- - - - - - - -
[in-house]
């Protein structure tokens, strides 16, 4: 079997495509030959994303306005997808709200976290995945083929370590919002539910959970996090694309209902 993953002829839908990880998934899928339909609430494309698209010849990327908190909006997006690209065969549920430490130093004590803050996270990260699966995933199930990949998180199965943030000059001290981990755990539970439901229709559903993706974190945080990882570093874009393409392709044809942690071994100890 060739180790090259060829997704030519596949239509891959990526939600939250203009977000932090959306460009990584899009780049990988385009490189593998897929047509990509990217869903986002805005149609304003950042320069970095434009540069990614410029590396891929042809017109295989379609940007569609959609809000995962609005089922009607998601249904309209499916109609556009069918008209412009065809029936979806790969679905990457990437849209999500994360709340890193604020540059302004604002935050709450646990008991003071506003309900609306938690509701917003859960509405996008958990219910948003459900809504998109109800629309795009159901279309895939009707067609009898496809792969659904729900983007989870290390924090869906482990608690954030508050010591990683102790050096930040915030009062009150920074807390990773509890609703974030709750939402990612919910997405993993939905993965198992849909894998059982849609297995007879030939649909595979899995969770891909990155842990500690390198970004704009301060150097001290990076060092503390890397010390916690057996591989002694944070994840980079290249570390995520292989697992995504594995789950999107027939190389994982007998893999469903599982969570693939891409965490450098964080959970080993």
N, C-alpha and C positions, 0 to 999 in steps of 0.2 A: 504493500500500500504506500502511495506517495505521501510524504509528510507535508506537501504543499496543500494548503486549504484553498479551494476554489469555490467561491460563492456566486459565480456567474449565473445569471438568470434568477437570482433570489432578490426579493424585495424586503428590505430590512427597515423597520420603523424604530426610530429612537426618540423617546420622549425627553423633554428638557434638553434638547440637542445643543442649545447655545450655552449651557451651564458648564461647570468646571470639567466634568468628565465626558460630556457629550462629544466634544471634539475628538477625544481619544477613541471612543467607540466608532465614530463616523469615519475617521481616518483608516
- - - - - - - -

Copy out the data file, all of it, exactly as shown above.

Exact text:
[in-house]
């Protein structure tokens, strides 16, 4: 079997495509030959994303306005997808709200976290995945083929370590919002539910959970996090694309209902 993953002829839908990880998934899928339909609430494309698209010849990327908190909006997006690209065969549920430490130093004590803050996270990260699966995933199930990949998180199965943030000059001290981990755990539970439901229709559903993706974190945080990882570093874009393409392709044809942690071994100890 060739180790090259060829997704030519596949239509891959990526939600939250203009977000932090959306460009990584899009780049990988385009490189593998897929047509990509990217869903986002805005149609304003950042320069970095434009540069990614410029590396891929042809017109295989379609940007569609959609809000995962609005089922009607998601249904309209499916109609556009069918008209412009065809029936979806790969679905990457990437849209999500994360709340890193604020540059302004604002935050709450646990008991003071506003309900609306938690509701917003859960509405996008958990219910948003459900809504998109109800629309795009159901279309895939009707067609009898496809792969659904729900983007989870290390924090869906482990608690954030508050010591990683102790050096930040915030009062009150920074807390990773509890609703974030709750939402990612919910997405993993939905993965198992849909894998059982849609297995007879030939649909595979899995969770891909990155842990500690390198970004704009301060150097001290990076060092503390890397010390916690057996591989002694944070994840980079290249570390995520292989697992995504594995789950999107027939190389994982007998893999469903599982969570693939891409965490450098964080959970080993």
N, C-alpha and C positions, 0 to 999 in steps of 0.2 A: 504493500500500500504506500502511495506517495505521501510524504509528510507535508506537501504543499496543500494548503486549504484553498479551494476554489469555490467561491460563492456566486459565480456567474449565473445569471438568470434568477437570482433570489432578490426579493424585495424586503428590505430590512427597515423597520420603523424604530426610530429612537426618540423617546420622549425627553423633554428638557434638553434638547440637542445643543442649545447655545450655552449651557451651564458648564461647570468646571470639567466634568468628565465626558460630556457629550462629544466634544471634539475628538477625544481619544477613541471612543467607540466608532465614530463616523469615519475617521481616518483608516